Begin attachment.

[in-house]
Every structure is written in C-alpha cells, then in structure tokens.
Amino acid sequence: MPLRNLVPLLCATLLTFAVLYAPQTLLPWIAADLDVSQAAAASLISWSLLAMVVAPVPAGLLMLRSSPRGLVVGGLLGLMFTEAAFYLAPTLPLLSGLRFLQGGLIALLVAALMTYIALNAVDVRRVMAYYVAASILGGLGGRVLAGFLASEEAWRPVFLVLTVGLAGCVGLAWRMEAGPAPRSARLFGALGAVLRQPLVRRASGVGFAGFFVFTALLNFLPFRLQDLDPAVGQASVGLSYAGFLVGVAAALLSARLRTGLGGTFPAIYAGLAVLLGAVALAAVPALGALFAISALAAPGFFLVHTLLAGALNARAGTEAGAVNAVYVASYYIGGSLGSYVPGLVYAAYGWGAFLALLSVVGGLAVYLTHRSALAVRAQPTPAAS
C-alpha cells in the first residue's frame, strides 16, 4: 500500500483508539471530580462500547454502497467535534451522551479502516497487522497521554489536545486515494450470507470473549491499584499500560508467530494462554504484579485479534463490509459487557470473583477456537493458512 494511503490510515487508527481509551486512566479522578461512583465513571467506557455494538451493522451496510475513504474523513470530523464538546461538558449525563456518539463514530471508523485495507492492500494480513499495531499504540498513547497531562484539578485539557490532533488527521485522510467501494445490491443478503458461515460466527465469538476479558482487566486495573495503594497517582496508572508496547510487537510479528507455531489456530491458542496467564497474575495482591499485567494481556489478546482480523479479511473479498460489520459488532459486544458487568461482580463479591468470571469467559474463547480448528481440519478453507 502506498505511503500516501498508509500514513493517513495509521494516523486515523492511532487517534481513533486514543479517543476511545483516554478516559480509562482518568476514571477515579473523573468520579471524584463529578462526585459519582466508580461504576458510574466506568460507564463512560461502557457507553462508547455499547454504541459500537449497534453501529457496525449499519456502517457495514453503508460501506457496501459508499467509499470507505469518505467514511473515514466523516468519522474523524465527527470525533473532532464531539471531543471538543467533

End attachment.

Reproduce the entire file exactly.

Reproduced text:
[in-house]
Every structure is written in C-alpha cells, then in structure tokens.
Amino acid sequence: MPLRNLVPLLCATLLTFAVLYAPQTLLPWIAADLDVSQAAAASLISWSLLAMVVAPVPAGLLMLRSSPRGLVVGGLLGLMFTEAAFYLAPTLPLLSGLRFLQGGLIALLVAALMTYIALNAVDVRRVMAYYVAASILGGLGGRVLAGFLASEEAWRPVFLVLTVGLAGCVGLAWRMEAGPAPRSARLFGALGAVLRQPLVRRASGVGFAGFFVFTALLNFLPFRLQDLDPAVGQASVGLSYAGFLVGVAAALLSARLRTGLGGTFPAIYAGLAVLLGAVALAAVPALGALFAISALAAPGFFLVHTLLAGALNARAGTEAGAVNAVYVASYYIGGSLGSYVPGLVYAAYGWGAFLALLSVVGGLAVYLTHRSALAVRAQPTPAAS
C-alpha cells in the first residue's frame, strides 16, 4: 500500500483508539471530580462500547454502497467535534451522551479502516497487522497521554489536545486515494450470507470473549491499584499500560508467530494462554504484579485479534463490509459487557470473583477456537493458512 494511503490510515487508527481509551486512566479522578461512583465513571467506557455494538451493522451496510475513504474523513470530523464538546461538558449525563456518539463514530471508523485495507492492500494480513499495531499504540498513547497531562484539578485539557490532533488527521485522510467501494445490491443478503458461515460466527465469538476479558482487566486495573495503594497517582496508572508496547510487537510479528507455531489456530491458542496467564497474575495482591499485567494481556489478546482480523479479511473479498460489520459488532459486544458487568461482580463479591468470571469467559474463547480448528481440519478453507 502506498505511503500516501498508509500514513493517513495509521494516523486515523492511532487517534481513533486514543479517543476511545483516554478516559480509562482518568476514571477515579473523573468520579471524584463529578462526585459519582466508580461504576458510574466506568460507564463512560461502557457507553462508547455499547454504541459500537449497534453501529457496525449499519456502517457495514453503508460501506457496501459508499467509499470507505469518505467514511473515514466523516468519522474523524465527527470525533473532532464531539471531543471538543467533